Correct Preposition Use Enhances Professionalism

Using prepositions properly is a hallmark of professionalism in both speech and writing, but learning which preposition to use in which circumstance
requires memorization.
Certain words must be followed by certain prepositions in order to achieve clarity. Learning these combinations will help you conform to professional standards in business writing. The following list of common combinations clarifies which preposition to use when.
account for (to explain or justify something missing)
account to (to explain or justify something to someone)

• He needs to account for his absence at the client meeting.
• He will have to account to Mr. Peterson for missing the client meeting.
agree on or upon (arrive at an understanding)
agree to (go along with)
agree with (believe the same thing as someone else)

• Michael and Joe have agreed on changing the schedule.
• Michael and Joe agreed to Mr. Peterson’s ideas for changing the schedule.
• Michael and Joe agreed with Mr. Peterson’s ideas for changing the schedule.
angry at or about (irritated at or about something)
angry with (irritated with someone)

• Mario was angry at the finding of the courts.
• Mario was angry with Jules for an inadequate defense.
apply for (a job or other opportunity)
apply to (a person or an organization)

• Mario decided to apply for the position of chef.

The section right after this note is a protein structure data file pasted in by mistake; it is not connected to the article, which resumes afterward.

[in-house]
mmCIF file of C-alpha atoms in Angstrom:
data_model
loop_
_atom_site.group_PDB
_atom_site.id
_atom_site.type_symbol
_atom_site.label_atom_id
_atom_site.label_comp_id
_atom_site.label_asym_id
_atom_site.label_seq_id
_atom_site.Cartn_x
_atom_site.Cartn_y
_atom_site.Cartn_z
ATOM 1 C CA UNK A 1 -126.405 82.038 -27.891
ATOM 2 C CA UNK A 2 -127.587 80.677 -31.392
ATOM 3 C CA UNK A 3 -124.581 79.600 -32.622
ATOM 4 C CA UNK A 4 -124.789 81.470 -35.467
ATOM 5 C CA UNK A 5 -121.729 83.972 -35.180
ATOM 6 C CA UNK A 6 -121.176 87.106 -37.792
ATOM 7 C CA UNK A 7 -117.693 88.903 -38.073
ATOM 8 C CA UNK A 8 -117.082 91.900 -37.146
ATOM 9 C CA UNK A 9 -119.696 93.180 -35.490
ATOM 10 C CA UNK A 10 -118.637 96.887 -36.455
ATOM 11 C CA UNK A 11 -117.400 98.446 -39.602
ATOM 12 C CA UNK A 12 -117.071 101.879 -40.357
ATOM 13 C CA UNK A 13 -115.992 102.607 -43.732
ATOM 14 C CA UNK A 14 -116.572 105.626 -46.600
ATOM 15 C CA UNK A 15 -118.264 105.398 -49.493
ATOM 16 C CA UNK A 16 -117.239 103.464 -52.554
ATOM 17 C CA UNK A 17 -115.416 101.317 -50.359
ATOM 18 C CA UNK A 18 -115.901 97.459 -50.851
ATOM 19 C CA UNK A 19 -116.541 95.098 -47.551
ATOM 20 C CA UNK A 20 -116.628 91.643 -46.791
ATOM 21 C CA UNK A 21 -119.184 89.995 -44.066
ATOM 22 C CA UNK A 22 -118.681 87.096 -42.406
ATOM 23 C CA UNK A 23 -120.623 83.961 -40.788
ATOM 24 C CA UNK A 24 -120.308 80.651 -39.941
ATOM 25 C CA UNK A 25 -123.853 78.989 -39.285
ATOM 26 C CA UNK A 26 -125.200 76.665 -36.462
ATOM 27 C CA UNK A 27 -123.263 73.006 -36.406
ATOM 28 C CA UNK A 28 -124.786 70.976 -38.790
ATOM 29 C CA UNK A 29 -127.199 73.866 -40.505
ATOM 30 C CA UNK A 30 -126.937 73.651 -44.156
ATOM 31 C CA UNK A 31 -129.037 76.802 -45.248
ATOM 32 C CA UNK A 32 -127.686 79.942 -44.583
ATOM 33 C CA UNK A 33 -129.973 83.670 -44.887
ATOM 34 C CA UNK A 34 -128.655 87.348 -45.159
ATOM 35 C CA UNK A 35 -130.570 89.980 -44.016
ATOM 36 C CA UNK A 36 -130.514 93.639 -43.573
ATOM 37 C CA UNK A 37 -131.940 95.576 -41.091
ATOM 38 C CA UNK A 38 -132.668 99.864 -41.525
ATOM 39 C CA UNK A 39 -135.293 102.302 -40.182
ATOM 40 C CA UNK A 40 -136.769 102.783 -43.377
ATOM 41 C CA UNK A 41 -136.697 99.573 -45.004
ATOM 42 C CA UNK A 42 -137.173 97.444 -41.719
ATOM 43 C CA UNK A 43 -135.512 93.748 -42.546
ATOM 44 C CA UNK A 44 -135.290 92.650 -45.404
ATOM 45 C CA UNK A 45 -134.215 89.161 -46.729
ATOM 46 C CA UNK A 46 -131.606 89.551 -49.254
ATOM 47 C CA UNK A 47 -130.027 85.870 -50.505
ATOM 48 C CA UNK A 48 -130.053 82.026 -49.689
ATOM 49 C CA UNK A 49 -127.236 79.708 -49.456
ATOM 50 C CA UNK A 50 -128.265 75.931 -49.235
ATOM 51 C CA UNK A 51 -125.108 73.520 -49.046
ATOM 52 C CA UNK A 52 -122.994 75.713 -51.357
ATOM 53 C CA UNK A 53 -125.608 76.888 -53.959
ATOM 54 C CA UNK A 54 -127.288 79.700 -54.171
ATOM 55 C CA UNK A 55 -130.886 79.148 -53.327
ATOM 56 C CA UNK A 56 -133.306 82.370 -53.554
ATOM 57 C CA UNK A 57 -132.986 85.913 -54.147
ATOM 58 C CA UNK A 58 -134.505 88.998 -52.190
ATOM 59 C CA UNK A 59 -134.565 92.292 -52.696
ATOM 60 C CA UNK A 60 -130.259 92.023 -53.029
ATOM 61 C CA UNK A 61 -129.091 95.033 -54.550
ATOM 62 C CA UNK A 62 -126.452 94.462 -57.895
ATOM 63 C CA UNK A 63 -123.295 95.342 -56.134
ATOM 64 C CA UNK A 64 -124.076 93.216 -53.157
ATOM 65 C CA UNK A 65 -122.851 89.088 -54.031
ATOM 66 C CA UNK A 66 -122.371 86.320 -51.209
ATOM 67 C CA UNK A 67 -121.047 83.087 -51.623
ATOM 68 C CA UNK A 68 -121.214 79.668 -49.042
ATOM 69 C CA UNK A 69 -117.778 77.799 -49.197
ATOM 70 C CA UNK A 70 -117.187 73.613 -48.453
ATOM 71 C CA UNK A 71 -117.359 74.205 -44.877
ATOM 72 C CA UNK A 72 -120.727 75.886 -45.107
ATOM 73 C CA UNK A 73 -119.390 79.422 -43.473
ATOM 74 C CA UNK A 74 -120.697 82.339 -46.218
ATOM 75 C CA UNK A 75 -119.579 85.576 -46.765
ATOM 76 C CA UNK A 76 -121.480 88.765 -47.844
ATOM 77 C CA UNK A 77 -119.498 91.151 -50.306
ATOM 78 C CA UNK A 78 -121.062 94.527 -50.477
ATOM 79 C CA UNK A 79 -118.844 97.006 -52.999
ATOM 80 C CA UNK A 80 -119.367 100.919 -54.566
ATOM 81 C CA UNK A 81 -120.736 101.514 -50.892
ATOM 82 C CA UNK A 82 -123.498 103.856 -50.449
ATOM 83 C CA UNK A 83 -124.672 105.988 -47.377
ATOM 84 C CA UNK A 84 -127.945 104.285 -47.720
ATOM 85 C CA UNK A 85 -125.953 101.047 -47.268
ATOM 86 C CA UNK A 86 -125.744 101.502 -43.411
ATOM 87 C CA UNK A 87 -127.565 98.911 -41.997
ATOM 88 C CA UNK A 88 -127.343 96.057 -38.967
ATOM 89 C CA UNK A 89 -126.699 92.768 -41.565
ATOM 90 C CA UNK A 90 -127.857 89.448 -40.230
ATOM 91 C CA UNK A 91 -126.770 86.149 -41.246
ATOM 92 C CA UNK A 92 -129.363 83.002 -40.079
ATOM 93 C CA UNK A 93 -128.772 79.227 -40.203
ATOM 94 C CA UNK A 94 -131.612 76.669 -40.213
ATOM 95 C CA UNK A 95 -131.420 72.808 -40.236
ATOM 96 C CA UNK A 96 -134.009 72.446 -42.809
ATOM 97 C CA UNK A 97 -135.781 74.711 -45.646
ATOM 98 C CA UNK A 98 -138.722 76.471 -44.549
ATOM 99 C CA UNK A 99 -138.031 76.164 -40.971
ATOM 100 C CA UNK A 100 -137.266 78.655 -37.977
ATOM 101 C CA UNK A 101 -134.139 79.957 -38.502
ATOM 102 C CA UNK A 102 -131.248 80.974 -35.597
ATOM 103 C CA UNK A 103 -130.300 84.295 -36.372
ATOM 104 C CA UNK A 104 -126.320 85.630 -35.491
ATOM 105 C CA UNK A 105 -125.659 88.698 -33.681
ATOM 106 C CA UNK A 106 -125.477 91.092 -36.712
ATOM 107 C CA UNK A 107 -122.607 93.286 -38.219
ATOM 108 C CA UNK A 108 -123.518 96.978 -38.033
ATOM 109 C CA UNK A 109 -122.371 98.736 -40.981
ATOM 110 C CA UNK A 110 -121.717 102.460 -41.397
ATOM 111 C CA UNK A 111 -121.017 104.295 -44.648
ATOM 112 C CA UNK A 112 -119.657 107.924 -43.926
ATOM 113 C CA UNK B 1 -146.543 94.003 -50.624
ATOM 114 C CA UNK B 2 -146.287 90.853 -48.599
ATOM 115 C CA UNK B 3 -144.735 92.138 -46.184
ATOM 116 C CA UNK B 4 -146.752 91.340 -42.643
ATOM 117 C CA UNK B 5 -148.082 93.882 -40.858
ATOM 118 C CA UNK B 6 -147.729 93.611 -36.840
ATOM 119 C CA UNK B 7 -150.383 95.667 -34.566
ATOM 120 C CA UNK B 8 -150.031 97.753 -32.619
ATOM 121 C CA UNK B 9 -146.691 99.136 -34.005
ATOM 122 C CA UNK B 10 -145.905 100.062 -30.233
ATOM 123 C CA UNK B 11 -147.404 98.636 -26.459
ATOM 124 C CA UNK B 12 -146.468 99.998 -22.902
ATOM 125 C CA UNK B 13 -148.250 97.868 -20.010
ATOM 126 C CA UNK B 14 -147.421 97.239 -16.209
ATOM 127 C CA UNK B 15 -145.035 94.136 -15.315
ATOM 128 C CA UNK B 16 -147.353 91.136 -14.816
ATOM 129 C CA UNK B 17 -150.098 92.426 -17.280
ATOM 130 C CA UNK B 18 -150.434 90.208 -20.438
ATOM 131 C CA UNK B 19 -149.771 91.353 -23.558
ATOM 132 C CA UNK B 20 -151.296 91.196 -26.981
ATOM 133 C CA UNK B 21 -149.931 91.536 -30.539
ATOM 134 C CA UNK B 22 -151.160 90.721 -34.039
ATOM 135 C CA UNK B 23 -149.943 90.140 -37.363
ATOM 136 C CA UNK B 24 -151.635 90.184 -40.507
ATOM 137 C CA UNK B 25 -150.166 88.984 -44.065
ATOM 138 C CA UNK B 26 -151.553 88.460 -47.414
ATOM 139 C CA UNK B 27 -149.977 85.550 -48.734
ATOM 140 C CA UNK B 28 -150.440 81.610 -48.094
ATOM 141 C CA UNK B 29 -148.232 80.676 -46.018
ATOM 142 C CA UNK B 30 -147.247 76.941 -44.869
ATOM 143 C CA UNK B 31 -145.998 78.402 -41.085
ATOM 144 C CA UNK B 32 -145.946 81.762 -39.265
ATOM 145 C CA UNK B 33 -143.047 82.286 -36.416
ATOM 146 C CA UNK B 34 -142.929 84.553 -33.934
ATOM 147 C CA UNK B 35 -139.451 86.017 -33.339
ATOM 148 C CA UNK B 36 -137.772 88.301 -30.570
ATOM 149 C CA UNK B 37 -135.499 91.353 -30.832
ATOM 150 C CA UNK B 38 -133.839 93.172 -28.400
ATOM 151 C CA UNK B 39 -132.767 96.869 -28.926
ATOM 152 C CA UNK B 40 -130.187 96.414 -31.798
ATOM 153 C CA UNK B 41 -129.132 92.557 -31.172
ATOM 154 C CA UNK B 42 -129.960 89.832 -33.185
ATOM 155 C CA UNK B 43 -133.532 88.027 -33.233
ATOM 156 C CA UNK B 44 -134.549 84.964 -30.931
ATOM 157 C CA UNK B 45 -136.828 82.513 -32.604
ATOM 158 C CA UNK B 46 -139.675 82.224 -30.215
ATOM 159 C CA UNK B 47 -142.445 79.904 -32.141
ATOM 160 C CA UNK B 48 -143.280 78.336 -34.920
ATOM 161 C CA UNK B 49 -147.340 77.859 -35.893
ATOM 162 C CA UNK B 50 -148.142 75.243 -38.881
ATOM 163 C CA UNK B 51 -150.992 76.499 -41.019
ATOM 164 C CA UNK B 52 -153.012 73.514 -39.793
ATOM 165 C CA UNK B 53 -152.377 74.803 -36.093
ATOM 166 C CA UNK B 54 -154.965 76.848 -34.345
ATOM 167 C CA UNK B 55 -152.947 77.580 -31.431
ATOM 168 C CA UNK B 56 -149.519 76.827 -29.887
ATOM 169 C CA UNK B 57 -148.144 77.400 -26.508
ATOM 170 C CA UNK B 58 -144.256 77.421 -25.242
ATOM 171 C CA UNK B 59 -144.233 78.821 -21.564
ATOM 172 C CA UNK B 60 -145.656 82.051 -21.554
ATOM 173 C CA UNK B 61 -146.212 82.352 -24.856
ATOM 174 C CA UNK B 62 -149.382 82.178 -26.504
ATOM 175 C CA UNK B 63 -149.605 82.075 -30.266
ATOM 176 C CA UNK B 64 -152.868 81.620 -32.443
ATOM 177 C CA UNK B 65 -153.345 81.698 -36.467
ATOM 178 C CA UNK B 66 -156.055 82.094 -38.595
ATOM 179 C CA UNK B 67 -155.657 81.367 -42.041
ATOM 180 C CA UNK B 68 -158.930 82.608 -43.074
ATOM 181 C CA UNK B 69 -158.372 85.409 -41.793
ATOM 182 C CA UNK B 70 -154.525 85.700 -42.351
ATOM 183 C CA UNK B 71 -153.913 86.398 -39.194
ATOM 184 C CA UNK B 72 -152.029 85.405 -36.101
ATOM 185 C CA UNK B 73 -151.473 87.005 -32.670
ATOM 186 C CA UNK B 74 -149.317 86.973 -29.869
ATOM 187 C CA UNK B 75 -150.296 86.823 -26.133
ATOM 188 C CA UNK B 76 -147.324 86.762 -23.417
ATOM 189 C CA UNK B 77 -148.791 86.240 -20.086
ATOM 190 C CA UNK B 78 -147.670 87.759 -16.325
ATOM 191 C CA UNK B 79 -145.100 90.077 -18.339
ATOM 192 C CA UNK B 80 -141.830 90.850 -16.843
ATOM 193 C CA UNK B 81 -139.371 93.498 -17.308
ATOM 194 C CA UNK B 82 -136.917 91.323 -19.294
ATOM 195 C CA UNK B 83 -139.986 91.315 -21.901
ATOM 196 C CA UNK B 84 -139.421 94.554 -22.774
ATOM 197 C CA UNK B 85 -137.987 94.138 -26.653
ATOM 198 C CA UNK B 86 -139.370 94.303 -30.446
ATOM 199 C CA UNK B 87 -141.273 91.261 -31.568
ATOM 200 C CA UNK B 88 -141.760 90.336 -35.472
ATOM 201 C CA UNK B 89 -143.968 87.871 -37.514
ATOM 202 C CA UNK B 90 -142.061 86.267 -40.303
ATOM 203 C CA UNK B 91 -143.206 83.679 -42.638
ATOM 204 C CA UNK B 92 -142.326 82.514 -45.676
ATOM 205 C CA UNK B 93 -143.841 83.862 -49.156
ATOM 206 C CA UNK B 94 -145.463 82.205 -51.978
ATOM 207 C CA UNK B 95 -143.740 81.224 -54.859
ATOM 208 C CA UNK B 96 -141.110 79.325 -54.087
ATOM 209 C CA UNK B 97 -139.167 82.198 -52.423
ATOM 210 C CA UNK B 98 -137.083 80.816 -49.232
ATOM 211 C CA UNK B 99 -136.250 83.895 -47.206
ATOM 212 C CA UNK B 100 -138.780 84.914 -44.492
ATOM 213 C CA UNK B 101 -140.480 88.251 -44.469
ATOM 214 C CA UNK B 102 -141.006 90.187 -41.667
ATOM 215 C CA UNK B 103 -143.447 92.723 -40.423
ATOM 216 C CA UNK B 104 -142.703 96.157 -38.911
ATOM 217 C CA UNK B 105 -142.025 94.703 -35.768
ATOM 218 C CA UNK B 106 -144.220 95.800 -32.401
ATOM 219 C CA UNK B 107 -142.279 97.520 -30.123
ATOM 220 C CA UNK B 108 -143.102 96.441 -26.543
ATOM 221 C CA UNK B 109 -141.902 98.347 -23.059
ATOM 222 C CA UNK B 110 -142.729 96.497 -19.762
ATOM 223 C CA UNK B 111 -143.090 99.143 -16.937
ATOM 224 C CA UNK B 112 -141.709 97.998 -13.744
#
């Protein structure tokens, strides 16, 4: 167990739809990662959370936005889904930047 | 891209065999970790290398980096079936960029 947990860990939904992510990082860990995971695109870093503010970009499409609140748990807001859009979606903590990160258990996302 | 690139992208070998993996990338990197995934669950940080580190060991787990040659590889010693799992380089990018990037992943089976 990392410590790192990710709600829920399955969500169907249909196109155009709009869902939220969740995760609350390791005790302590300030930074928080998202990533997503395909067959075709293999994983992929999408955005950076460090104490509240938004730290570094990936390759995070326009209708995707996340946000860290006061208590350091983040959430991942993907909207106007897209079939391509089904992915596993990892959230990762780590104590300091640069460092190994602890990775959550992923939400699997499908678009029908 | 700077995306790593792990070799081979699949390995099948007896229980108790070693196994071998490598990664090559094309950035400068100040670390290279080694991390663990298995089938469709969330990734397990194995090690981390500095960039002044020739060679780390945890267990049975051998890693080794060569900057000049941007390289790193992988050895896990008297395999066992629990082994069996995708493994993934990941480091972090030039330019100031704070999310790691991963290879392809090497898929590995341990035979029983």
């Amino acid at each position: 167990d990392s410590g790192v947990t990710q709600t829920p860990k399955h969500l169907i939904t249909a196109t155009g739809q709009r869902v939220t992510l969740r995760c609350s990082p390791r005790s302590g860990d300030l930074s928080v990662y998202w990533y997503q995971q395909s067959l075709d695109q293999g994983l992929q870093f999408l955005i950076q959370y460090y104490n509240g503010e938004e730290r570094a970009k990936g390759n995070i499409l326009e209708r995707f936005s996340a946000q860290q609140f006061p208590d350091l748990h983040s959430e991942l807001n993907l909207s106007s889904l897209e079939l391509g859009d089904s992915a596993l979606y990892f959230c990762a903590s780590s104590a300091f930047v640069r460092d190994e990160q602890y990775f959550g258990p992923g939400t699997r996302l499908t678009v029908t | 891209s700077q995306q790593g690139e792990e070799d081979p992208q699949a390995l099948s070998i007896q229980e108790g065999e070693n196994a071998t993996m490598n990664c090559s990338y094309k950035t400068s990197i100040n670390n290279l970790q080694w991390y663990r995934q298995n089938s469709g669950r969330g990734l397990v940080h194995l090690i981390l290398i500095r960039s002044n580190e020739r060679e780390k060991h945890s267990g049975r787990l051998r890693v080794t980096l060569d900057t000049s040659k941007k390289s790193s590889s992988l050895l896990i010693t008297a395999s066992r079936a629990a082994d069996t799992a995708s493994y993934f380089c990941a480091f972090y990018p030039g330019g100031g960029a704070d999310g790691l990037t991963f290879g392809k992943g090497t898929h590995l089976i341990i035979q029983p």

• After serving three months of the six-month sentence, Mario decided to apply for the early release program.
• Mario applied to Ms. Myerson for help in winning the parole board’s approval.
• Mario applied to the new hotel for a job as chef.
compare to (make a general comparison)
compare with (evaluate specific similarities and differences)

• Harriet compared my performance to Frank’s.
• When Harriet compared my performance with Frank’s, she said I was better at ad libbing but not as smooth in my delivery.
convenient for (appropriate)
convenient to (nearby)

• Des Moines is convenient for all of us.
• Des Moines is convenient to Chicago.
differ about (something)
differ from (something else)
differ with (a person)
different from (distinct)
different than (compared to)

• We differed about research methodology, not personnel.
• My current research differs from Josie’s in significant ways.
• I differ with Josie over the methodology we plan to use.
• My research is different from Josie’s.
• I view it in a different way than Josie does.
knocked on (to rap or tap on some thing)
knocked out (to cause to lose consciousness; slang, informal, used in business writing: to be extremely impressed)

• Before entering, I knocked on the door.
• When I pushed open the door, it hit his head and he was knocked out.
• Slang: I was knocked out by Matthew’s terrific idea.
speak to (inform)
speak with (share ideas with)

• Mr. Peterson insists on speaking to them personally about the schedule.
• Mr. Peterson hopes you’ll speak with them about the schedule.
to (up to but not including x)
through (up to and including x)

• The leak spread to the chairman’s office.
• The leak spread through the chairman’s office.
Prepositions can be tricky. Use the above listing as a guide, so you’ll be certain to avoid common pitfalls.